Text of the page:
But if you think of Lil’ Kim and Minaj as the queens of New York rap (or the king, as Minaj often prefers to call herself), each can be understood as representing the rap Zeitgeist of a decade: Lil’ Kim brought a gangster-rap authenticity in the ’90s; Minaj’s savvy image-making, entrepreneurial ownership over herself as a brand, and impenetrable air of control were indicative of the genre’s maturity ten years on from that. And now, one decade later, we have reached, for the first time in history, hip-hop–R&B beating out rock and pop as the dominant music genre in the U.S., according to the 2017 Nielsen midyear music report, and so Cardi has a certain competitive advantage over her predecessors. She can seem almost like a caricature of a female rapper who has remixed the vibes of those women who came before her. (Cardi wouldn’t be pleased to hear this — the only conversation she dislikes more than “which female rapper she’s beefing with” is “which female rapper she’s most like.”) She’s taken the concept of “ratchet” — a southern rap term, first used as an insult akin to “ghetto,” that evolved over the years to mean “raw” — and played with it to her advantage. She’s an adroit creature of the media she’s been saturated by growing up; like all of her age mates, she is highly self-aware, referential. She understands on a cellular level what might go viral, how to craft something for social media, how to speak in sound bites, and how to reveal enough of herself, seemingly unfiltered, to be interesting. But that’s not the real charm or genius of Cardi, which is her ability to not let all of that get in the way of what and who she actually is: funny, a little neurotic, unabashed in her ambition and desire for money, and yet sincere in her attachment to how and where she grew up.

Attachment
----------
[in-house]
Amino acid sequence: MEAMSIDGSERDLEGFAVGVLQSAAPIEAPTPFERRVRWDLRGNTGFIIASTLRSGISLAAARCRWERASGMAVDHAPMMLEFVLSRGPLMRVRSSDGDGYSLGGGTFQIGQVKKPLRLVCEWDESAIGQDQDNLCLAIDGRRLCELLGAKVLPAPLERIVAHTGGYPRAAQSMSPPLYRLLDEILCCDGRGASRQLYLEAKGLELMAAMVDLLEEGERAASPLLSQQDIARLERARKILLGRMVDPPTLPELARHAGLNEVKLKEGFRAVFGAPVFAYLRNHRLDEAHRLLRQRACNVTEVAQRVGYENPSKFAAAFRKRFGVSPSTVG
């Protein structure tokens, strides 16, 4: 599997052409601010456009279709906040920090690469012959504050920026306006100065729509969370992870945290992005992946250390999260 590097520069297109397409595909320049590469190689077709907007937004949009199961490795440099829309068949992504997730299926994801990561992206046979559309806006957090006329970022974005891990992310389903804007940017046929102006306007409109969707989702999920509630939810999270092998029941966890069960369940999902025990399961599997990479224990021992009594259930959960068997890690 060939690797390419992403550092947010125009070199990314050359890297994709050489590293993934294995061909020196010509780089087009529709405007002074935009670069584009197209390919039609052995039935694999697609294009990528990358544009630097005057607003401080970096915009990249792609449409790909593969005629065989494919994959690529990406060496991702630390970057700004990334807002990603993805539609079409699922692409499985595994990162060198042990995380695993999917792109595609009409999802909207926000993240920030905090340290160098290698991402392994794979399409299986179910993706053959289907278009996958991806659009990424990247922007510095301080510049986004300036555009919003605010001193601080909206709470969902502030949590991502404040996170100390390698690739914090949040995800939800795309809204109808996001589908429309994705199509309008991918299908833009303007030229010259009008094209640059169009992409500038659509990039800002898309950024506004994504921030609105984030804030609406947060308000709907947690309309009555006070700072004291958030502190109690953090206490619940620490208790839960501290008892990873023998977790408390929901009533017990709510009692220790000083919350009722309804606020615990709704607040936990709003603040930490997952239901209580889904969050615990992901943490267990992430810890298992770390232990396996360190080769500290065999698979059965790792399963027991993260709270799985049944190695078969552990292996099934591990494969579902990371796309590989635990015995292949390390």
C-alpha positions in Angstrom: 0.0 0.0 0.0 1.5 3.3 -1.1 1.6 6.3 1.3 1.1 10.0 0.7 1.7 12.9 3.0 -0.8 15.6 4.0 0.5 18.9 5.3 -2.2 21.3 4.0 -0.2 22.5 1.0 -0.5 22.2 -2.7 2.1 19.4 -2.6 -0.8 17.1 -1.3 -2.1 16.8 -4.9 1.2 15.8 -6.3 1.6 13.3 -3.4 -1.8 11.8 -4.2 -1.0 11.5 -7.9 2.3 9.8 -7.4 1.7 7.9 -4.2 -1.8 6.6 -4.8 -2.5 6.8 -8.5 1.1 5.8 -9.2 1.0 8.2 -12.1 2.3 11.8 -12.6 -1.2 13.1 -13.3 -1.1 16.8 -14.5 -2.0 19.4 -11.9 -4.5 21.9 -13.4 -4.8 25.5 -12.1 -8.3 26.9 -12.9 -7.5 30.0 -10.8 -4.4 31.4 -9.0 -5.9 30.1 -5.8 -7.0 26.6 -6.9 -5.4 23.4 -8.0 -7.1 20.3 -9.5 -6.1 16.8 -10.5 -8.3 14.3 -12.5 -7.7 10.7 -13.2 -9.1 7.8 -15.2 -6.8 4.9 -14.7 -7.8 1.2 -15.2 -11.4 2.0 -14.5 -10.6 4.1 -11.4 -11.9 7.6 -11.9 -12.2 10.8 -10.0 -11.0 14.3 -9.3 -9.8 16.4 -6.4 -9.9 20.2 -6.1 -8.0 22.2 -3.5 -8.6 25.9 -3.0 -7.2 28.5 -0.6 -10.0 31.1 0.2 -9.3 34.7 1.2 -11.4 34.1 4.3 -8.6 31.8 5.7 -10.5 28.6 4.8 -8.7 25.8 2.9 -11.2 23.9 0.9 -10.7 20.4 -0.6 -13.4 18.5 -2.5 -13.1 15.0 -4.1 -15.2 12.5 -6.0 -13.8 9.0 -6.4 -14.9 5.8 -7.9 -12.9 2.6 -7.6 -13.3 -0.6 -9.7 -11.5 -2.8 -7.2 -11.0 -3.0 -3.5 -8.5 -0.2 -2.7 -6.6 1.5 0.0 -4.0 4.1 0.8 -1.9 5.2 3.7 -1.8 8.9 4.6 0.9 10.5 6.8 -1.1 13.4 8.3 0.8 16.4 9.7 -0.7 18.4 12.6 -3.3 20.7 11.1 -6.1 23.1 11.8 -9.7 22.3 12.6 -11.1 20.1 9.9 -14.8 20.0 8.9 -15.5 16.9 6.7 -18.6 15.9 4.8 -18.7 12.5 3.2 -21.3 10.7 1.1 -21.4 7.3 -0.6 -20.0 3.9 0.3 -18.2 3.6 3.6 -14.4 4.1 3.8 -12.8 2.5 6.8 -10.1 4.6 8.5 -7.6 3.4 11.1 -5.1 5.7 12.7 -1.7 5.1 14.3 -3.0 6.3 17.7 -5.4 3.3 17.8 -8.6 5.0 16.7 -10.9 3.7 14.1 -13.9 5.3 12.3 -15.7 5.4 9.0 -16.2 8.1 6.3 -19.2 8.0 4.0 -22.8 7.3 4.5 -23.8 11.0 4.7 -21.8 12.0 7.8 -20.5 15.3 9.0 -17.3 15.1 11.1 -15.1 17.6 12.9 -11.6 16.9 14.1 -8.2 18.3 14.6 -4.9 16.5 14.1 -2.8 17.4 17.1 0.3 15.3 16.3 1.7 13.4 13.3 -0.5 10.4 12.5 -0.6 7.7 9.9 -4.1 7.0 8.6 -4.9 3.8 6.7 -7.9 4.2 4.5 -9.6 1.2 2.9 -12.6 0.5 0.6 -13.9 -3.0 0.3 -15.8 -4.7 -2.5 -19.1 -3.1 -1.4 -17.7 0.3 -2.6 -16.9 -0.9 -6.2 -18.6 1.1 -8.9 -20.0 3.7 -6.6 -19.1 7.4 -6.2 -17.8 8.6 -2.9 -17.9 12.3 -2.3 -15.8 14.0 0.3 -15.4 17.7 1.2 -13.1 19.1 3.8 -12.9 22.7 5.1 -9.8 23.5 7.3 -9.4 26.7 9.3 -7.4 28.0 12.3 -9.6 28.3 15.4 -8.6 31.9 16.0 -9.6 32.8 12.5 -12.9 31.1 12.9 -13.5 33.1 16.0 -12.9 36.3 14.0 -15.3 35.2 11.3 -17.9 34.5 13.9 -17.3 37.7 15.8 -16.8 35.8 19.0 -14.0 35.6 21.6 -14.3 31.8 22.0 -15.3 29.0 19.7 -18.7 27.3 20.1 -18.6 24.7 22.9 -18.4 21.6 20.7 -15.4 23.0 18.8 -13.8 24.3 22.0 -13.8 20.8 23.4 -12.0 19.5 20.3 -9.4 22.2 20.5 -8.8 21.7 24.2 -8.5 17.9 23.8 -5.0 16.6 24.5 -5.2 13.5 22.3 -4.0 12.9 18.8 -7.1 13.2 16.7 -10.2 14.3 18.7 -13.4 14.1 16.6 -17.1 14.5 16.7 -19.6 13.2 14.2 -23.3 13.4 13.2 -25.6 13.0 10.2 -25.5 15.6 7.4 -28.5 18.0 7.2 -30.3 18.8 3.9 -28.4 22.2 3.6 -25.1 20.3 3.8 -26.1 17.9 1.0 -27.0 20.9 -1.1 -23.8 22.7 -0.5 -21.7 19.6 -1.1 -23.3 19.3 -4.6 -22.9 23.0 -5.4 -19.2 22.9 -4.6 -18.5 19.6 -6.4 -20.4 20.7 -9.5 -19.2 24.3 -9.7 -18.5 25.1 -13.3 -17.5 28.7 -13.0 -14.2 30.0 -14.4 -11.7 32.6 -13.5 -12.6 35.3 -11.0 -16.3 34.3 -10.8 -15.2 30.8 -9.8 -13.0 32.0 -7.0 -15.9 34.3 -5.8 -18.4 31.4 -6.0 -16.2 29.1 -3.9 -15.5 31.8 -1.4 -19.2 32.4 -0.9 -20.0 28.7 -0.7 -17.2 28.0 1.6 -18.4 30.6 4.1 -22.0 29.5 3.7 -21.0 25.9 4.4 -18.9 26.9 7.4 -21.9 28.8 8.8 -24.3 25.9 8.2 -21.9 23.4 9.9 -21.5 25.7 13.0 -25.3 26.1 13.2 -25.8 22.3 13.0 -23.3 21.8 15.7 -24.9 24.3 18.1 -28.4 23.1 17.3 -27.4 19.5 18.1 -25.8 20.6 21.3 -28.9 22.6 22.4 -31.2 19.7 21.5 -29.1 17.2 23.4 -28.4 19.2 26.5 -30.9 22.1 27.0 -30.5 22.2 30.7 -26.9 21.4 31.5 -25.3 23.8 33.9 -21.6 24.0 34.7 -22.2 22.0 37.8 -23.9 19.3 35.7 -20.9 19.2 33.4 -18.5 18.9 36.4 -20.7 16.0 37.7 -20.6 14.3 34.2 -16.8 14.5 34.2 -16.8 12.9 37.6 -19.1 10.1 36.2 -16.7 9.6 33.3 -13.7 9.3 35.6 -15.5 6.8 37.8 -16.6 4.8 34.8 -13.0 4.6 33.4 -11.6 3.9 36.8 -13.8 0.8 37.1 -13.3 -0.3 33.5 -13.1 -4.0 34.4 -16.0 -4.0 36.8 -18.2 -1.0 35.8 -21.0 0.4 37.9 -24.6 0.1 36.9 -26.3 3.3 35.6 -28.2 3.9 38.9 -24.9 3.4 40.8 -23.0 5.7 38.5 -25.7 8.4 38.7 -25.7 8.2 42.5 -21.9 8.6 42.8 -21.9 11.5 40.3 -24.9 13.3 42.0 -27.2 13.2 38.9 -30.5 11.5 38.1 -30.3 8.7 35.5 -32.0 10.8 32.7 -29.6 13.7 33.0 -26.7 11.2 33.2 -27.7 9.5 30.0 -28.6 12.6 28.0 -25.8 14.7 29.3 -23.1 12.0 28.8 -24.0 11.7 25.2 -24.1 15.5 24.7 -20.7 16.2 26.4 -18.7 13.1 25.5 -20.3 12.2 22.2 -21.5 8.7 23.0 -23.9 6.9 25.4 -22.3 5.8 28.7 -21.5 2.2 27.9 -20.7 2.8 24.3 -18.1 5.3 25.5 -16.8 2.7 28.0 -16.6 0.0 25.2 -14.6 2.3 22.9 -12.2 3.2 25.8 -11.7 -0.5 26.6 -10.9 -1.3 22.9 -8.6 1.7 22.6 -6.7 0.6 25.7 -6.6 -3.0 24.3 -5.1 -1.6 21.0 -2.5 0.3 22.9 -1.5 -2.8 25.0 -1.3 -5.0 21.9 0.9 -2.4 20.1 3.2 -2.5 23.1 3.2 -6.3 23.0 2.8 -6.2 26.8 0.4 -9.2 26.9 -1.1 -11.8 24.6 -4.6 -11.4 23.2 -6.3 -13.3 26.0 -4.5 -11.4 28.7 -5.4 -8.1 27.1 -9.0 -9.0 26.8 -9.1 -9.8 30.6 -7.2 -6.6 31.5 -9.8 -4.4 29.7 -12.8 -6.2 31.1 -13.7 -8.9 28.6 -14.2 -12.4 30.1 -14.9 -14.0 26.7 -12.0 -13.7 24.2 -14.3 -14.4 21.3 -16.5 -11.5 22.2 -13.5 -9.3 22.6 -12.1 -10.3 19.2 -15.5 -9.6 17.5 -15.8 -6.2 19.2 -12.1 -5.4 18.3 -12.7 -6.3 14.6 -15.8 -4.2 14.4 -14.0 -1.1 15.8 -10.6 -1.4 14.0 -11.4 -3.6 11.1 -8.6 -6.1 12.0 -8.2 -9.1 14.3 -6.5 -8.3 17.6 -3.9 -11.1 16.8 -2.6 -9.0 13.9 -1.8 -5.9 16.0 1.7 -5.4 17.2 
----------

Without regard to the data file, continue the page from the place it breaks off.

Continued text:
Read the story

Brit Bennett Reflects on Living the Past Year in “Trump Time”

380887 34: A young African American woman listens during a civil rights rally at the Lincoln Memorial August 28, 1963 in Washington. (Photo by National Archive/Newsmakers)

On the night Trump was elected president, I sat at home alone feeling winded; just hours earlier, I’d been at a polling site in Bed Stuy where black and brown people, many of them women, smiled and waved and high-fived each other, certain that we’d soon be celebrating a national milestone just like we had eight years before.